The town of Rikuzentakata has been wiped off the earth.
We started seeing the muddy debris more than five kilometers from the coast, where the tsunami had swept up a river and spilled over the banks, destroying everything it crossed. As we entered the town itself, the piles of wreckage on either side of us reached to the height of the roof of the car. In front of us was a wide flat area that had once been a town.
There were a few high buildings left, the sky showing through empty windows where the glass and everything else had been ripped away. In a few places that had been cleaned of debris, we could make out flat concrete foundations among the sand and mud. Thick concrete buttresses attested to the existence of a large bridge, once. Otherwise there was very little to tell us what the town had looked like. The whole area smelled of having been very quickly and very thoroughly soaked in brackish water.
Our GPS navigation system suggested turns on roads that no longer exist, and indicated convenience stores — now razed to the point where we never would have known they had existed — as landmarks. We passed a five-story building and could see the curtains in the untouched windows on the fifth floor. Everything below that had been washed out.
We drove up to the school serving as an evacuation center. In front of it were several rows of neat white one-story structures: the first 36 temporary houses, completed less than a month after the disaster. When we walked up, workmen were unwrapping flat screen TVs to join the microwave, rice cooker, fridge, washing machine and air conditioner already installed. Each temporary house even had its own mailbox.
Still, though, this set of 36 only covered one percent of the need in Rikuzentakata alone, and though they were built very quickly, future construction will be slowed by lack of land availability. It will take a long time for all the people who lost their houses to move out of the high schools and gymnasiums that are holding them now.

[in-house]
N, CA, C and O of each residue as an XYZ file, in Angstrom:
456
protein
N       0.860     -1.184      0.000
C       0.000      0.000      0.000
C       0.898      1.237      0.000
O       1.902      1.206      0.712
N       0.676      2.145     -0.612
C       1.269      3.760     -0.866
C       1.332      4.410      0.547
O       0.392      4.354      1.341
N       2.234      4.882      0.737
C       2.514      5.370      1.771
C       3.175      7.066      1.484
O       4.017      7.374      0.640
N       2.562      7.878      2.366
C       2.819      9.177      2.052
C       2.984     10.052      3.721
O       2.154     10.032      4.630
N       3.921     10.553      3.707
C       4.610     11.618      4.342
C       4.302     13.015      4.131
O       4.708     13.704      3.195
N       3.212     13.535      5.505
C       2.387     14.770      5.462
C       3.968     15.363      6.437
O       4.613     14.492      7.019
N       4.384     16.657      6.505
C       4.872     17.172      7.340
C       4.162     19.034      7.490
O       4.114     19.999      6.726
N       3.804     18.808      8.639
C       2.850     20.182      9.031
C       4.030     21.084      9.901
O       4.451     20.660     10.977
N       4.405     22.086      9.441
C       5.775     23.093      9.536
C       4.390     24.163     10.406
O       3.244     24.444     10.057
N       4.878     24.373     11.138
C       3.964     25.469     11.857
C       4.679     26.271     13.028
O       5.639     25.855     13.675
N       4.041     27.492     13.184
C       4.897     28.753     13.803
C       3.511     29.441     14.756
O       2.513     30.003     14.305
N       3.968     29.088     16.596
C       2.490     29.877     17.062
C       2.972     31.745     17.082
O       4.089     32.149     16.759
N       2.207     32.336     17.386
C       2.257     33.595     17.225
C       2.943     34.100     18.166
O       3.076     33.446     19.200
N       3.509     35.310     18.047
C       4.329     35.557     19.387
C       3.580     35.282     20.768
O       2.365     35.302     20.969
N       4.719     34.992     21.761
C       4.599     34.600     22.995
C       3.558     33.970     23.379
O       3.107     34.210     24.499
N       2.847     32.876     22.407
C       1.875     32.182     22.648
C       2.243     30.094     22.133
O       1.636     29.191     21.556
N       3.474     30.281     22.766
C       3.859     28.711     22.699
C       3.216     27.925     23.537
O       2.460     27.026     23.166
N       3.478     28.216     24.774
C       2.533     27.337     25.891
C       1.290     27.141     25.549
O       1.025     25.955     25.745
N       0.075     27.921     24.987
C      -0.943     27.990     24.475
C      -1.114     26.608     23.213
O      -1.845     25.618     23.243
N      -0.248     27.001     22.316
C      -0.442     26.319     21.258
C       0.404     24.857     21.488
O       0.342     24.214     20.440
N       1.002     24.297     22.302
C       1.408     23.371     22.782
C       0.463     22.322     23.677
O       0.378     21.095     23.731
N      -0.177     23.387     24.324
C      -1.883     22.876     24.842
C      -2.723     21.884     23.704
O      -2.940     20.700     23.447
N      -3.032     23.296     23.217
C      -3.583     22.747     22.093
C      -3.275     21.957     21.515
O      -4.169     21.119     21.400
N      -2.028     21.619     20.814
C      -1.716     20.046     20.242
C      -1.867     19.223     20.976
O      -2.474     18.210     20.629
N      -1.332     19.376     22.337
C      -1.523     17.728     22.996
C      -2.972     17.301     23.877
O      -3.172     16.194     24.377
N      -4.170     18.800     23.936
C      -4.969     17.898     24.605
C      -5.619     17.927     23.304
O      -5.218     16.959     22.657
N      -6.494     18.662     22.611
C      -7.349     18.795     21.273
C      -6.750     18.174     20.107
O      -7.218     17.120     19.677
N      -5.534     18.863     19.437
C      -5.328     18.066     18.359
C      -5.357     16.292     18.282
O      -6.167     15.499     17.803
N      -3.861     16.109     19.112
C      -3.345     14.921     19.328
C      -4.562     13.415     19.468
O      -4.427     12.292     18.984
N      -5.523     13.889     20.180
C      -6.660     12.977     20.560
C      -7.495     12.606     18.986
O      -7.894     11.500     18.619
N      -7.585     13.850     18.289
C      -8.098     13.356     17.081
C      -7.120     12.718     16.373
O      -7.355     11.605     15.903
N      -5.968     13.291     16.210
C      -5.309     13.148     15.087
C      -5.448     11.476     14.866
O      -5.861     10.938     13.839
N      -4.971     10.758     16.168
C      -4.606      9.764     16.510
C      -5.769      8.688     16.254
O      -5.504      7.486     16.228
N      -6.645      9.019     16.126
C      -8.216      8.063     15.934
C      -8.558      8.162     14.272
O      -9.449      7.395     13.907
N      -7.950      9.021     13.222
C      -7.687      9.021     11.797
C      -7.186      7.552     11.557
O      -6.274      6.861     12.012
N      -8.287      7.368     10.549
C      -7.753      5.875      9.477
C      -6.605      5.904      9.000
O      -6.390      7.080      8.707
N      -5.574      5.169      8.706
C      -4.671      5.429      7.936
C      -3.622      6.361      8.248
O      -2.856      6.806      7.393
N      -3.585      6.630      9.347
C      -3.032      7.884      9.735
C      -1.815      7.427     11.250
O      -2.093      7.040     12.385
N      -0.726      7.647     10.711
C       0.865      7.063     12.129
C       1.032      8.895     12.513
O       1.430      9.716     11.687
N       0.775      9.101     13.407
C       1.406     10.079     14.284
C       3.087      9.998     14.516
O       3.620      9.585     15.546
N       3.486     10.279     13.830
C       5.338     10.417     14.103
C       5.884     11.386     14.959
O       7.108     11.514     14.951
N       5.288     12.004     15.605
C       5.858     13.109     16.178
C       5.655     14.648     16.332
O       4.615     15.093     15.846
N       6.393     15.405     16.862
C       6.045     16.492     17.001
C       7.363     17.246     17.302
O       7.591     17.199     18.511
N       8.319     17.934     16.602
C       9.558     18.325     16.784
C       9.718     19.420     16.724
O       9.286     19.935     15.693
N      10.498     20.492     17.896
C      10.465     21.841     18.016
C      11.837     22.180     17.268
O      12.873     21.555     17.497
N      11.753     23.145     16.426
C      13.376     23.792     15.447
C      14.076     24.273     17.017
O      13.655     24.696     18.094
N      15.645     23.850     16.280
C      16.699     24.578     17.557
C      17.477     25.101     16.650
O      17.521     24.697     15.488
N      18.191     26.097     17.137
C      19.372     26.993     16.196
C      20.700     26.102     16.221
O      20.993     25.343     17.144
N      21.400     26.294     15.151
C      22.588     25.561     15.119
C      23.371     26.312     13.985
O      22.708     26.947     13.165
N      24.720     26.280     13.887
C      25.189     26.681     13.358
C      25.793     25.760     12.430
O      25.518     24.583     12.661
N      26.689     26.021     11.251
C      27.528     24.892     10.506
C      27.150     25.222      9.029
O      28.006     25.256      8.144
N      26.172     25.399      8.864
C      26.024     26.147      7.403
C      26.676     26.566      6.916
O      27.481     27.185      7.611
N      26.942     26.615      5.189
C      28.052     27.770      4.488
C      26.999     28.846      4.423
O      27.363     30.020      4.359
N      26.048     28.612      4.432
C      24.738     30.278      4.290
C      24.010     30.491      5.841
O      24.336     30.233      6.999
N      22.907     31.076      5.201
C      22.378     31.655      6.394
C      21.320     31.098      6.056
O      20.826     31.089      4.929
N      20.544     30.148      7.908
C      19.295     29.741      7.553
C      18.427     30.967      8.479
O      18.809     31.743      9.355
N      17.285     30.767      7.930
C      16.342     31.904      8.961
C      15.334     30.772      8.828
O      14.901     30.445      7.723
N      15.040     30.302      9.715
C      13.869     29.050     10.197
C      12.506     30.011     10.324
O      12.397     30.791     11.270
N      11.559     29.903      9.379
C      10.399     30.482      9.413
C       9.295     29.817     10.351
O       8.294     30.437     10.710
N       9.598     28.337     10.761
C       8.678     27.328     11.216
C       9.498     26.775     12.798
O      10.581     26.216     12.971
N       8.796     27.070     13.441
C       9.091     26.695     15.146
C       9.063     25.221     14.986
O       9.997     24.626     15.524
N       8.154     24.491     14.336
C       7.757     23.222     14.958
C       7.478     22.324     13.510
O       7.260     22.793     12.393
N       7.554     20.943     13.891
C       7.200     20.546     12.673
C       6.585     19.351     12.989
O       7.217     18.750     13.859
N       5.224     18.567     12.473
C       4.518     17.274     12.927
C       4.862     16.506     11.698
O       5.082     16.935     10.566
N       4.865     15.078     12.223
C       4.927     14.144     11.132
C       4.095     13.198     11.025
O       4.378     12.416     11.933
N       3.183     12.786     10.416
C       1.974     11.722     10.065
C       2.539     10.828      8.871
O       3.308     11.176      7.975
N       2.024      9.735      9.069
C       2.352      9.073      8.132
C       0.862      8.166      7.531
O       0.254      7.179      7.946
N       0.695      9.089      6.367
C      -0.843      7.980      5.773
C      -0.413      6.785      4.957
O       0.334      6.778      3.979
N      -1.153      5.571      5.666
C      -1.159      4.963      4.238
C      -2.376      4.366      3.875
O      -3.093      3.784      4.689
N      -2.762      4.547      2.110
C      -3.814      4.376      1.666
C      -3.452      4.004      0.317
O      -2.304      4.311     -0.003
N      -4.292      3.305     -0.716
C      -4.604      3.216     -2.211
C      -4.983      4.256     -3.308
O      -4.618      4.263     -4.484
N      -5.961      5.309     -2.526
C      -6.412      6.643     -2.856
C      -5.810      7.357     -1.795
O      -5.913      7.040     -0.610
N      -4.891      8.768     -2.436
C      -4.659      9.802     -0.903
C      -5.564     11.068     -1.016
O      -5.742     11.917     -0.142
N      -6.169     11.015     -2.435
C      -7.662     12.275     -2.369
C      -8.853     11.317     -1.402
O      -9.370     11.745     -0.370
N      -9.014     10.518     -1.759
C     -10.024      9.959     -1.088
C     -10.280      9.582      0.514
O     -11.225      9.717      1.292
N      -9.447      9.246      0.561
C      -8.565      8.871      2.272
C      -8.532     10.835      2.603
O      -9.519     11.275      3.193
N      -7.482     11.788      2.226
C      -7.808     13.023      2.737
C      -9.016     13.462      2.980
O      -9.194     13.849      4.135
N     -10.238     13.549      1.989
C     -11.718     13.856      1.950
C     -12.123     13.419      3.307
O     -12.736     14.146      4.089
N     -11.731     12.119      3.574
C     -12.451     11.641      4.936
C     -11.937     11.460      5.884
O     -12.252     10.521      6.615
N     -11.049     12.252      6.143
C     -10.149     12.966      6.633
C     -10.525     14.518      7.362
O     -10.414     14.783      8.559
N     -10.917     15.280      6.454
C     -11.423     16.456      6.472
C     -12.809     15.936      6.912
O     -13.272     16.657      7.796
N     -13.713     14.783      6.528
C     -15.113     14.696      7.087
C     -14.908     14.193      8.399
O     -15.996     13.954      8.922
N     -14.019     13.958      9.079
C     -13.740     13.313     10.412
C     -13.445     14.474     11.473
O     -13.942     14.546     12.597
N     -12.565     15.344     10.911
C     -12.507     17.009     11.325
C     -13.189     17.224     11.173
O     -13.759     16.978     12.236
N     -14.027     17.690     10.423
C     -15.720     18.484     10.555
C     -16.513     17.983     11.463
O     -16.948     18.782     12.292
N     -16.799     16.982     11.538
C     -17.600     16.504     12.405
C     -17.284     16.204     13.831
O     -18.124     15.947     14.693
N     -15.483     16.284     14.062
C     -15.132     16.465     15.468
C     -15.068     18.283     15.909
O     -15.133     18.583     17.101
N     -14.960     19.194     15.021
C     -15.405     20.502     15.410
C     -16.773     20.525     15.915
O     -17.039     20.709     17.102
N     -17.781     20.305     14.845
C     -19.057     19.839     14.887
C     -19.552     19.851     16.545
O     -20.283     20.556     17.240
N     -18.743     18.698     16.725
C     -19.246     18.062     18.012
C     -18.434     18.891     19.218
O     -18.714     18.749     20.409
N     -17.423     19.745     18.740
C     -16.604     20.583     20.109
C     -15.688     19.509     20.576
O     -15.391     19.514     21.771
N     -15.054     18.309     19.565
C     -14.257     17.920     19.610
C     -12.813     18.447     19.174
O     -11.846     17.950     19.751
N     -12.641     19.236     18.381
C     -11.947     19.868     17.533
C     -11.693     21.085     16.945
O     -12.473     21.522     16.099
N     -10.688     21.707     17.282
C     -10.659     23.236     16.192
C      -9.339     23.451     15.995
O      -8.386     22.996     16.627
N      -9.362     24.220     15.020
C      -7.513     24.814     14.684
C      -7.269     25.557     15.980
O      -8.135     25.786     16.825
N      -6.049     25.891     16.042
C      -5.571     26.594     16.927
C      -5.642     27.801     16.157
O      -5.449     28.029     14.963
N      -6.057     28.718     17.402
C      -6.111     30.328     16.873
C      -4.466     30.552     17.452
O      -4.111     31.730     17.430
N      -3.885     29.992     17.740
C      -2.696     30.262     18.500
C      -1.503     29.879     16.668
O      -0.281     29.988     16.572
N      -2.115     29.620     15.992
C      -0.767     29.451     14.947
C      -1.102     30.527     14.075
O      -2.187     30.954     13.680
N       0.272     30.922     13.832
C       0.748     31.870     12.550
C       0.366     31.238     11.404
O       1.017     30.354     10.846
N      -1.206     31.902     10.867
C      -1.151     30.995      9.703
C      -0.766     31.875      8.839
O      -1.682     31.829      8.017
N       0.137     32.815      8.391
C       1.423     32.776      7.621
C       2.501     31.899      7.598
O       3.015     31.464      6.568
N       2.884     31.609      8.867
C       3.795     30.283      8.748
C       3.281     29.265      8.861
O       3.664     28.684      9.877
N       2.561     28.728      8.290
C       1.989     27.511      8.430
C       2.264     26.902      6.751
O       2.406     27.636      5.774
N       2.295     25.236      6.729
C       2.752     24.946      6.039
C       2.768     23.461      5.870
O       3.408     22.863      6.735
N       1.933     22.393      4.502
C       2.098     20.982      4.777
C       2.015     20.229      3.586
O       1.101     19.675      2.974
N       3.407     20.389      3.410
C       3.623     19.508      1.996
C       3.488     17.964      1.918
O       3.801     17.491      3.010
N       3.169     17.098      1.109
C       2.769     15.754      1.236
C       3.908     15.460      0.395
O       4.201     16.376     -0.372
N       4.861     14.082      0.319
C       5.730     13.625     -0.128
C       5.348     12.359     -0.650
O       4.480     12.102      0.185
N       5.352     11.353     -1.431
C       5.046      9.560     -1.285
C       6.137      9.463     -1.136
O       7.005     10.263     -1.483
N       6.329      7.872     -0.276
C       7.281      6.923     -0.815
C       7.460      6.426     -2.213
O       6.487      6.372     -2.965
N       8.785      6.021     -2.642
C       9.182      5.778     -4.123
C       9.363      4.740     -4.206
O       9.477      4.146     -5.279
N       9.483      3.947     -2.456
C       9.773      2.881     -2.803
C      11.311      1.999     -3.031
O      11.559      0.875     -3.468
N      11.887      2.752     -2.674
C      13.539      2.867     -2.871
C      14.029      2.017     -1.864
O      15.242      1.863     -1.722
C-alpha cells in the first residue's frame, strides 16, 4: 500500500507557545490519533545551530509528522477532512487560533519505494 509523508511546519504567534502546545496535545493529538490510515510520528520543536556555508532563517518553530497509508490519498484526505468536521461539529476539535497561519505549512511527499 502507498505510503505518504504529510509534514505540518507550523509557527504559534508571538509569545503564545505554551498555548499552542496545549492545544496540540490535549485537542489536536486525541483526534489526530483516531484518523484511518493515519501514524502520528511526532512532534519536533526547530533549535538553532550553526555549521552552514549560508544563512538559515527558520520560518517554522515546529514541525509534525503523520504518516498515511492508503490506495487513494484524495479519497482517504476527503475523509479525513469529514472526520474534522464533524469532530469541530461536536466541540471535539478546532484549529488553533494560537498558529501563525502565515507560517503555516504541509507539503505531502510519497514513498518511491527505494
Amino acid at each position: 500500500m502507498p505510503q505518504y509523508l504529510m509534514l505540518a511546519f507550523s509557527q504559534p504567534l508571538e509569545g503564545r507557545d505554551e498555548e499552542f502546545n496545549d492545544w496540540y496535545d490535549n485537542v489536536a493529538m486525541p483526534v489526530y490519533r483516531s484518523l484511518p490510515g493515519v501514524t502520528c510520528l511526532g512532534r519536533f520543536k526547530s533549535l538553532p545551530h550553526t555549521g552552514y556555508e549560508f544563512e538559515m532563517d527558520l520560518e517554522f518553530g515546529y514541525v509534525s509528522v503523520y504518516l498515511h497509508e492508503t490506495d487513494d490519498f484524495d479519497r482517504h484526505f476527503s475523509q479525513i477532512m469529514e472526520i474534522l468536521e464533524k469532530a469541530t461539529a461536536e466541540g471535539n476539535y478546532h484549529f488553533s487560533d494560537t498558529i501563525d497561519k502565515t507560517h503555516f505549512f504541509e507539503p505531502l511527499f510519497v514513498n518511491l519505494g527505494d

Our Peace Winds Japan partners are supporting the move to temporary housing by providing kitchen sets, bedclothes and other basic necessities when people move in. While they were busily preparing for that distribution, we were also looking at what we could do for longer term economic recovery in the Rikuzentakata area.
At first glance, the prospects for an economic recovery project looked bleak. People we asked told us there were no shops operating in Rikuzentakata. Everything had been washed away. With many vehicles also missing and severe gasoline shortages, it meant that not only the evacuees but even those people whose houses were on high ground were dependent on food distributions, since there was simply nowhere else to find groceries.
Four weeks before in Rikuzentakata — as in any other city in Japan — you could have gone to a convenience store at any hour of the day or night to buy ramen, rice balls, cookies, microwaveable meals, socks, soap, hot coffee, or cold tea.
Eventually we located a temporary shop set up by a chain store, Maiya. Although the Rikuzentakata Maiya store had been damaged beyond recovery, they were able to bring in goods from another store a few towns over, and had set up a tent and small prefab room for selling.
Apparently just finding the land to set up the tent on was difficult, since most of the flat land had been overrun by the wave and most of the land in the hills was privately owned and closely covered by houses. Finally a doctor had offered his garden for the use of the store, and subdued families came in a trickle to buy basic goods.